A day after Osama bin Laden's family of three wives and children were deported from Pakistan, they were taken into the country only on "humanitarian grounds", according to an official.
Ashraq al-Awsat quoted a senior Saudi official as saying that the country dealt with bin Laden's wives on humanitarian grounds, after expressing confidence in them for not involving themselves in any terrorist activity, according to AFP.
Even though Pakistani officials have confirmed the family's deportation, Saudi officials have kept mum so far.
But the Yemeni non-governmental group's head Mohammed Naji Allaw has confirmed the family's entry into Saudi Arabia on Friday.
Abdo Abdulrahman, Yemen's Ambassador to Islamabad has also confirmed the family's arrival in Saudi Arabia saying: "bin Laden's family arrived in Saudi Arabia on Friday morning... on a private plane provided by the bin Laden family," reported AFP.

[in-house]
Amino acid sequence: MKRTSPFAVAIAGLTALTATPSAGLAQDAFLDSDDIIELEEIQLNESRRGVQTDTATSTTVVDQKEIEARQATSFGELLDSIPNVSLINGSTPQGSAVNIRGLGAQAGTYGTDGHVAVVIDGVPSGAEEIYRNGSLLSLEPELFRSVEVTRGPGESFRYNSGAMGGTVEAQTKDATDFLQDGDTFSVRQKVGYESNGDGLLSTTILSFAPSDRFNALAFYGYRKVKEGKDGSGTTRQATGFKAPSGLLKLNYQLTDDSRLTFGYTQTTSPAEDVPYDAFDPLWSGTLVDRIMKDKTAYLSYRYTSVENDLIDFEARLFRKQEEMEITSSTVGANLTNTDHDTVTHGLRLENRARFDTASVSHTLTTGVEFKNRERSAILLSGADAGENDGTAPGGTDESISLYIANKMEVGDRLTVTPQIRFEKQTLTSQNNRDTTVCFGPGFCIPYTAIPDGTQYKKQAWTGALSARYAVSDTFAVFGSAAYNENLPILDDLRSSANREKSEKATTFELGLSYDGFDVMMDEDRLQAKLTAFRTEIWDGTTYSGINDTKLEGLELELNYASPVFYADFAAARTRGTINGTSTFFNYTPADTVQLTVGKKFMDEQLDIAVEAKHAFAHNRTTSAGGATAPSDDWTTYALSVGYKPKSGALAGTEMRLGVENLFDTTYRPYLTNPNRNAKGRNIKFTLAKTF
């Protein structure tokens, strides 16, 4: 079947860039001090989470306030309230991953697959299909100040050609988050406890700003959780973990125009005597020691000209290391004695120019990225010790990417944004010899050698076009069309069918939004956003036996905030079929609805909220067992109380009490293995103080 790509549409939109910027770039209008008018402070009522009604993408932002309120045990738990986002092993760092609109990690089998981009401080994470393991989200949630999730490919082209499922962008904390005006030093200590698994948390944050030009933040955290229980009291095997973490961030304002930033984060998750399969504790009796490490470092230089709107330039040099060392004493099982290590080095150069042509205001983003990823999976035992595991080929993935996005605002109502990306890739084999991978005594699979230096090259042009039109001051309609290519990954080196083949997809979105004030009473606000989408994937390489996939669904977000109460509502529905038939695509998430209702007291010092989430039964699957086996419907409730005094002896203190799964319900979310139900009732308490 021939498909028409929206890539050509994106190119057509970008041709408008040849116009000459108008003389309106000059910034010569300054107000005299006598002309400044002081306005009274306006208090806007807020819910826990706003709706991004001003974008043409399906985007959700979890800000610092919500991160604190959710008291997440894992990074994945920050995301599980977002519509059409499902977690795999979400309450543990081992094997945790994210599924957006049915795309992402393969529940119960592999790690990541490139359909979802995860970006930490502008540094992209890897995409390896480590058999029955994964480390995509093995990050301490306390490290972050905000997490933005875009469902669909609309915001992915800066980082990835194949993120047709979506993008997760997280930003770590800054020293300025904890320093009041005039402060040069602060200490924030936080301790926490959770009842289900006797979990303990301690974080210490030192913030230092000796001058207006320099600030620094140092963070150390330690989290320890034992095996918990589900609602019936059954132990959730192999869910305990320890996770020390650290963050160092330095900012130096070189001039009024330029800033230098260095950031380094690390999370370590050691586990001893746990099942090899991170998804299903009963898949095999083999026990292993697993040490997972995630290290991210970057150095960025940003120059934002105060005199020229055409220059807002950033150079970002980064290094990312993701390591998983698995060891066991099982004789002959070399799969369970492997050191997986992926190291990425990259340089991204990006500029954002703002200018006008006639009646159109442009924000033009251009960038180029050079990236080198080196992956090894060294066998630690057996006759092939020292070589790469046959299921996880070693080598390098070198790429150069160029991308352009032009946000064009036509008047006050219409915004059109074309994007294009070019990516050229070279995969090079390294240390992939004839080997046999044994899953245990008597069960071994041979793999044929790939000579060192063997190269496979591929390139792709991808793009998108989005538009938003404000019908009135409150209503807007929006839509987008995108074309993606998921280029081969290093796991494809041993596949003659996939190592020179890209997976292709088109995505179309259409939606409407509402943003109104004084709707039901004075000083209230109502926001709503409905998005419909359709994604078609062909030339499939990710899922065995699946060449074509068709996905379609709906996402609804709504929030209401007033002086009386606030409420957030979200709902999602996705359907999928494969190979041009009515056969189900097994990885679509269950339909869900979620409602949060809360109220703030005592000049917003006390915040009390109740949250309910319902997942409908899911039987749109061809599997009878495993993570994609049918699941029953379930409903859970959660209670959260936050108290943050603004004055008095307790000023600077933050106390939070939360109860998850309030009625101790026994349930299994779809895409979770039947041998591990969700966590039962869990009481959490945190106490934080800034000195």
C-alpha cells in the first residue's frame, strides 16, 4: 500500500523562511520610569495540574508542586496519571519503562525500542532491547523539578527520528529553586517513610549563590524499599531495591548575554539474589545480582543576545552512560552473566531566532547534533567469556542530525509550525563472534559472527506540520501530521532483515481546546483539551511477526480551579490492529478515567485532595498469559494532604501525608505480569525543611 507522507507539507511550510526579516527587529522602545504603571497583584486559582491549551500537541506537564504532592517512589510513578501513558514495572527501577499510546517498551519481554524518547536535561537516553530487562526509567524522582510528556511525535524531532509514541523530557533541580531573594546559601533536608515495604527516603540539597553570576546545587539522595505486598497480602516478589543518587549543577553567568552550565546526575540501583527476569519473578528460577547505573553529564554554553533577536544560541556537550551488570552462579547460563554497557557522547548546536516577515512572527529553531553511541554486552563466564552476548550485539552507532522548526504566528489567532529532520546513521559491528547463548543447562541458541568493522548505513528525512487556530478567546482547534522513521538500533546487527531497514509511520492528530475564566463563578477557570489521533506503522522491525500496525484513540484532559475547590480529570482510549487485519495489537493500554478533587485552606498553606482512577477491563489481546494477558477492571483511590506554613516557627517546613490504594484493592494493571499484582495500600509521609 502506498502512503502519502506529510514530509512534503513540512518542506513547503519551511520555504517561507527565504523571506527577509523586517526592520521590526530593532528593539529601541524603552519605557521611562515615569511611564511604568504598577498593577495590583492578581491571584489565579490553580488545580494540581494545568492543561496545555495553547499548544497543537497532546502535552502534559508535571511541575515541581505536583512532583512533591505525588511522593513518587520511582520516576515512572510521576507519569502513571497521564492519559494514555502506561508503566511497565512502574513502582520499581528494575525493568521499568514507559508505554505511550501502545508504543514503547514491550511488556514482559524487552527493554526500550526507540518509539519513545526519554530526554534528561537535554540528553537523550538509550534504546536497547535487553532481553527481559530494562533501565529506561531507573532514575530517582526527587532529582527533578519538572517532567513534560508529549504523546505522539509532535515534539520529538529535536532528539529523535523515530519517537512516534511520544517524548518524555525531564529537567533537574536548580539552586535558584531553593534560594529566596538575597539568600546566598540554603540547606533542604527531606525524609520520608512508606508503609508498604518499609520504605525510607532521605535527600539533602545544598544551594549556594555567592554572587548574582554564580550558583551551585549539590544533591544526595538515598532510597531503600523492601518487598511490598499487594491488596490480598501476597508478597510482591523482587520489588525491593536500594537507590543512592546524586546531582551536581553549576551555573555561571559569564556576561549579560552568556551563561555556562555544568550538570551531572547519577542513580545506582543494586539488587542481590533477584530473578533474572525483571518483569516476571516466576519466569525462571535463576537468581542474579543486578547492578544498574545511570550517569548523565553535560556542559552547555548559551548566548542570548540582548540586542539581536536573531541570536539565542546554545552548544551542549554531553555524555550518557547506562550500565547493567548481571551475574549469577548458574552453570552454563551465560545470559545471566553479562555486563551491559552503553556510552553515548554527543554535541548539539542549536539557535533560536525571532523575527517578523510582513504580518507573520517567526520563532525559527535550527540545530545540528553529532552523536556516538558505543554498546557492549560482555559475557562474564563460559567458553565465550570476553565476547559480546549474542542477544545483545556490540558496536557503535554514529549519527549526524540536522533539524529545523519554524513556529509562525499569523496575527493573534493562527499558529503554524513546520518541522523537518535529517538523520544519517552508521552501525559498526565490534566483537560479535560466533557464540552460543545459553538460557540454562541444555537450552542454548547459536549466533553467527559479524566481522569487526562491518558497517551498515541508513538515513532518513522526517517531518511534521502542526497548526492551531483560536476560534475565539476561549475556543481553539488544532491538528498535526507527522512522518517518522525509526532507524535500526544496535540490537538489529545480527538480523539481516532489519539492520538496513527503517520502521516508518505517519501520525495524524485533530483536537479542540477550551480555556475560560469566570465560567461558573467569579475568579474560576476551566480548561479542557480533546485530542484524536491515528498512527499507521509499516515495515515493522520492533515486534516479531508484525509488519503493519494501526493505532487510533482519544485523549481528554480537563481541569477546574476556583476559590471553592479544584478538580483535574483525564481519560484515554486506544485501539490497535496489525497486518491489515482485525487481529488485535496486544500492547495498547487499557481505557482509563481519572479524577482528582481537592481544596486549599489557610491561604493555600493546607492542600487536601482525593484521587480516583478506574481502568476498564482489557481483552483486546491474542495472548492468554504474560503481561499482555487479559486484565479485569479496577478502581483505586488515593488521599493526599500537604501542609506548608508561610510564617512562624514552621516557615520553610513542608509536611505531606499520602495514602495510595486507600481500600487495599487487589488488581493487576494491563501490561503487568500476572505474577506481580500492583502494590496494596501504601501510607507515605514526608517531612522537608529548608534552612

The 9/11 mastermind's family is believed to be of three wives, eight children and one grandchild although there is no official confirmation.
Two were from Saudi Arabia and the other one Amal al-Saada is a Yemeni. Said to be bin Laden's favourite, Saada is the mother of five children from bin Laden.
A senior Saudi official was reported as saying that Saada was granted a visitor's visa to pass through Saudi Arabia and that later she would be taken to Yemen.
The US has restrained itself from commenting about the deportation. "We see that as a matter between the Pakistanis and the Saudis," AFP quoted State Department spokesperson Victoria Nuland as saying.
The deportation comes a few days ahead of the first death anniversary of bin Laden, who was killed by US forces in May 2011.
US intelligence authorities believe that the terrorist organisation al-Qaida is now incapable of carrying out any huge attack such as 9/11 after the removal of bin Laden. Citing Arab uprisings also as the reason, the officials say the core al-Qaida has loosened its strategic capacity, reported Reuters. Still, the US has struck a note of caution.